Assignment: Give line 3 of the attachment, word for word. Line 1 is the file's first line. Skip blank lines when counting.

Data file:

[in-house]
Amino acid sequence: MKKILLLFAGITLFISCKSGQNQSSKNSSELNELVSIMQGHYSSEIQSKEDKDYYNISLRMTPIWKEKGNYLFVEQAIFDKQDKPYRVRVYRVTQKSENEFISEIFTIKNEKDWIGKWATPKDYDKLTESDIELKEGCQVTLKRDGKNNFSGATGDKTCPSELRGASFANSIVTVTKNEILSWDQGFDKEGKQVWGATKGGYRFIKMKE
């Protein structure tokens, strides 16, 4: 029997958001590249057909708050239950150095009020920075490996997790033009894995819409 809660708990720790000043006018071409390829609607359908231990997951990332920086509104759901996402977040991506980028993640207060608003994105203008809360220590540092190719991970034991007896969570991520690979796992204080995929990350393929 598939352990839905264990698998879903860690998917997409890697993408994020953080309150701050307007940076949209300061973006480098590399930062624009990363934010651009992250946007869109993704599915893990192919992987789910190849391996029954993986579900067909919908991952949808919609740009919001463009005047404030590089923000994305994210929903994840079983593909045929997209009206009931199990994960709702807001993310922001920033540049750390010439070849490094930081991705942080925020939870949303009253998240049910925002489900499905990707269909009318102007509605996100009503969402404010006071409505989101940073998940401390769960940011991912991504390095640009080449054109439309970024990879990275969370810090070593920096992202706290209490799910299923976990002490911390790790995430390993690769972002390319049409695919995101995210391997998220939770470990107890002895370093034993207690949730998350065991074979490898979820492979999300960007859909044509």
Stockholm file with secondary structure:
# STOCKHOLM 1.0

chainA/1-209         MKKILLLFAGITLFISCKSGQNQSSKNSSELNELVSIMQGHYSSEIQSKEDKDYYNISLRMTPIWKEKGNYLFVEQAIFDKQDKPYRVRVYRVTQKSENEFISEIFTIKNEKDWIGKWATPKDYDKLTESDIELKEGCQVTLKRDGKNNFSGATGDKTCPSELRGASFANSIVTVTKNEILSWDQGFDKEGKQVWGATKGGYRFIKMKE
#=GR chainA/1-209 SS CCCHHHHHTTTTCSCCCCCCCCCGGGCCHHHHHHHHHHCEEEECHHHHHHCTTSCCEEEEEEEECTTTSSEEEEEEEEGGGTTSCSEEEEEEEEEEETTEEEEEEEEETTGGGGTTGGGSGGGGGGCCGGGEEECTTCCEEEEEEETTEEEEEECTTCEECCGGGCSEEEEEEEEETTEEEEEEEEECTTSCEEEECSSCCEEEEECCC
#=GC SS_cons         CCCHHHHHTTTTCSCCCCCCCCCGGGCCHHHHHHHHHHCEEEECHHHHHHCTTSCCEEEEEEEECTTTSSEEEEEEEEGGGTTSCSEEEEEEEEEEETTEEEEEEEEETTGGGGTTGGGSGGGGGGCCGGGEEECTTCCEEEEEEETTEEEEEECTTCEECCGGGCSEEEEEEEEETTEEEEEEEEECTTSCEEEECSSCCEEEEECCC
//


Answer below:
């Protein structure tokens, strides 16, 4: 029997958001590249057909708050239950150095009020920075490996997790033009894995819409 809660708990720790000043006018071409390829609607359908231990997951990332920086509104759901996402977040991506980028993640207060608003994105203008809360220590540092190719991970034991007896969570991520690979796992204080995929990350393929 598939352990839905264990698998879903860690998917997409890697993408994020953080309150701050307007940076949209300061973006480098590399930062624009990363934010651009992250946007869109993704599915893990192919992987789910190849391996029954993986579900067909919908991952949808919609740009919001463009005047404030590089923000994305994210929903994840079983593909045929997209009206009931199990994960709702807001993310922001920033540049750390010439070849490094930081991705942080925020939870949303009253998240049910925002489900499905990707269909009318102007509605996100009503969402404010006071409505989101940073998940401390769960940011991912991504390095640009080449054109439309970024990879990275969370810090070593920096992202706290209490799910299923976990002490911390790790995430390993690769972002390319049409695919995101995210391997998220939770470990107890002895370093034993207690949730998350065991074979490898979820492979999300960007859909044509």